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Craig's Book Club
Book Reviews

Spotlight on: Little Girl Lost by Richard Aleas


To arrange to have products considered for review, send an email to craigsbookclub@yahoo.com.


Little Girl Lost by Richard Aleas Richard Aleas, Little Girl Lost

(Hard Case Crime is a new imprint from Dorchester Publications and Winterfall LLC that focuses on books written in the style of the old pulp crime novels. They will be publishing new works in the old style, like Richard Aleas's Little Girl Lost, as well as reprinting classics from the masters.)

When the headline "Stripper Murdered" boasts a photo of his ex-girlfriend Miranda Sugarman, John Blake is floored. This is the girl who left their hometown to go off to medical school in Wisconsin to become an eye doctor. What happened that caused her to end up dead on the roof of The Sin Factory? The New York P.I. decides to use his skills to find out.

With the most striking first chapter in recent memory, Little Girl Lost, the debut novel of Richard Aleas (pseudonym of acclaimed writer, editor, and entrepreneur Charles Ardai), starts out strong and keeps up the pace (though I don't know that I'd have given my book the same title as a bestselling celebrity autobiography).

When your central character is a P.I., you've got to make him not like all the others to keep a reader's interest past the crime he's trying to solve. John Blake -- interestingly, given the genre -- is not your typical "tough guy." Instead of running headlong into trouble willy-nilly, he likes to avoid it, but not enough to appear weak. He's like Jackie Chan; he knows he can handle himself, he'd just like to get away with as few bruises as possible (Robert Parker's Spenser also comes to mind). Blake depends on his intelligence and quick wit to get him through. This makes him easier to identify with for a reader with no chance whatsoever of finding himself in such a situation (I hope).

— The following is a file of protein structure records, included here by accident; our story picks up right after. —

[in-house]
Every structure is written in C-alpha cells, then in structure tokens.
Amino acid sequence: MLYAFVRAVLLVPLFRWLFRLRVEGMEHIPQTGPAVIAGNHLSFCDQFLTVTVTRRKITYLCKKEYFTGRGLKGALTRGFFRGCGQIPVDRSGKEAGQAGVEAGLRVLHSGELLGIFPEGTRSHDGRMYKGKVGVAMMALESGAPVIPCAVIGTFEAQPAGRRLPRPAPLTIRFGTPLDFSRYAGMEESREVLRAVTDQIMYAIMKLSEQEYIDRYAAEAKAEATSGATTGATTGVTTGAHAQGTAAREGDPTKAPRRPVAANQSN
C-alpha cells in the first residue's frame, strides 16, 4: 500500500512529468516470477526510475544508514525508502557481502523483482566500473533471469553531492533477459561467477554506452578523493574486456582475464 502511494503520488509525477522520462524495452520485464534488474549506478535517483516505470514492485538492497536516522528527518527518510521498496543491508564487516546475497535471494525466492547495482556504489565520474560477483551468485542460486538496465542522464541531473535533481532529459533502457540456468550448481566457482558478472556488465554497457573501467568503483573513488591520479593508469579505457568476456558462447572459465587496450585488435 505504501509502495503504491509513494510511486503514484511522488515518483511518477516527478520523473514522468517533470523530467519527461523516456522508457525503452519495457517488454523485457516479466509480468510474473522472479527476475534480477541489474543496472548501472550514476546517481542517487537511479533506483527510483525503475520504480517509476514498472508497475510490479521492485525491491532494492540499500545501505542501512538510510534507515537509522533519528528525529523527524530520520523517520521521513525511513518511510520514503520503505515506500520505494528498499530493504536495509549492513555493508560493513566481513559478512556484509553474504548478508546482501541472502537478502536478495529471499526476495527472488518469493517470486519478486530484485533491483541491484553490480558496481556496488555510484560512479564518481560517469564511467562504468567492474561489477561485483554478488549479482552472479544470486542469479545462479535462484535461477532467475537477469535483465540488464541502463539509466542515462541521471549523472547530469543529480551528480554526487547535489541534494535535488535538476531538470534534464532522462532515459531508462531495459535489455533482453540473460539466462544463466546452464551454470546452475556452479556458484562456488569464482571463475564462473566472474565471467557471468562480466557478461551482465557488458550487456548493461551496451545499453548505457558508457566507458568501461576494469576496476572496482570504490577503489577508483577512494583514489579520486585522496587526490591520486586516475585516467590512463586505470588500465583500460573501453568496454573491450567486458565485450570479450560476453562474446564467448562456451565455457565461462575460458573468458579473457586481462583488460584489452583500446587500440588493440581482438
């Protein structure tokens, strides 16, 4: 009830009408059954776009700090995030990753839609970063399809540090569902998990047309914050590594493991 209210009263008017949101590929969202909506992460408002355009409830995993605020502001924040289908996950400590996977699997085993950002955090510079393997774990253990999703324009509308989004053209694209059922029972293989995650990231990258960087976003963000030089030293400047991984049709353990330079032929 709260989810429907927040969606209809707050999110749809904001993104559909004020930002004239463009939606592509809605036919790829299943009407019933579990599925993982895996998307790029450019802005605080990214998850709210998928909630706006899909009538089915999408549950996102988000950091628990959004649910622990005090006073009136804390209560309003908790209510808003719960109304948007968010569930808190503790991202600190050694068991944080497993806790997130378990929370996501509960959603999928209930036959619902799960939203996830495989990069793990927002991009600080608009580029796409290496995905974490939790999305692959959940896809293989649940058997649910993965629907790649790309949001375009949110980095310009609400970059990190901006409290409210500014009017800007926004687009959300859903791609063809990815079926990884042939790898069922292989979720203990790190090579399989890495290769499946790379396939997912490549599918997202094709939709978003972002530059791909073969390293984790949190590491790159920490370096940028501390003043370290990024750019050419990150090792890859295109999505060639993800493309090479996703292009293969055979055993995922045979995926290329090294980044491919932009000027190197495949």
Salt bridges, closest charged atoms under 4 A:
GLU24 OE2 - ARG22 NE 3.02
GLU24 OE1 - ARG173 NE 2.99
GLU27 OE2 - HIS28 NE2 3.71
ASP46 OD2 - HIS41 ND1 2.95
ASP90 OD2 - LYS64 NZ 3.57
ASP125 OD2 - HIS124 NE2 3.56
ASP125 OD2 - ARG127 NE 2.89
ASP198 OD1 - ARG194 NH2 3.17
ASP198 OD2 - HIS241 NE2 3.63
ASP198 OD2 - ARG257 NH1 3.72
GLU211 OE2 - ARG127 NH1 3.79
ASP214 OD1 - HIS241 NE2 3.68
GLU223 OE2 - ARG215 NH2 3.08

The hero's emotional attachment to the victim recalls Dashiell Hammett's classic The Maltese Falcon and this makes him a more sympathetic character, as well as giving us a voyeuristic view into his conflicting feelings. Sitting idly by, we get to watch as Blake realizes that the Miranda who got herself two bullets in the head on a seedy rooftop on New Year's Eve is much different than the girl he loved ten years ago (as depicted through selective flashbacks).

With help from his boss Leo and a stripper named Rachel Firestone -- who finds that she has a surprising knack for detective work -- Blake descends into the underworld of flesh display and runs into trouble that goes by the names of Wayne Lenz and Murco "Catch" Khachadurian. Along the way, Aleas gives us an insider's view into the day-to-day workings of a private investigator. This attention to detail, a fast-paced plot, a terrific cover from famed illustrator Robert McGinnis (which continues the half-naked-girl-with-a-gun theme of Fade to Blonde and was reportedly even more revealing before the publishers had him "pull up her pants"), fascinating characters (who are seldom all that they seem), and Aleas' definite knack for the genre, all combine to make Little Girl Lost an absolutely terrific read. It's therefore not surprising that it was nominated for the Edgar Allan Poe award for Best First Novel.


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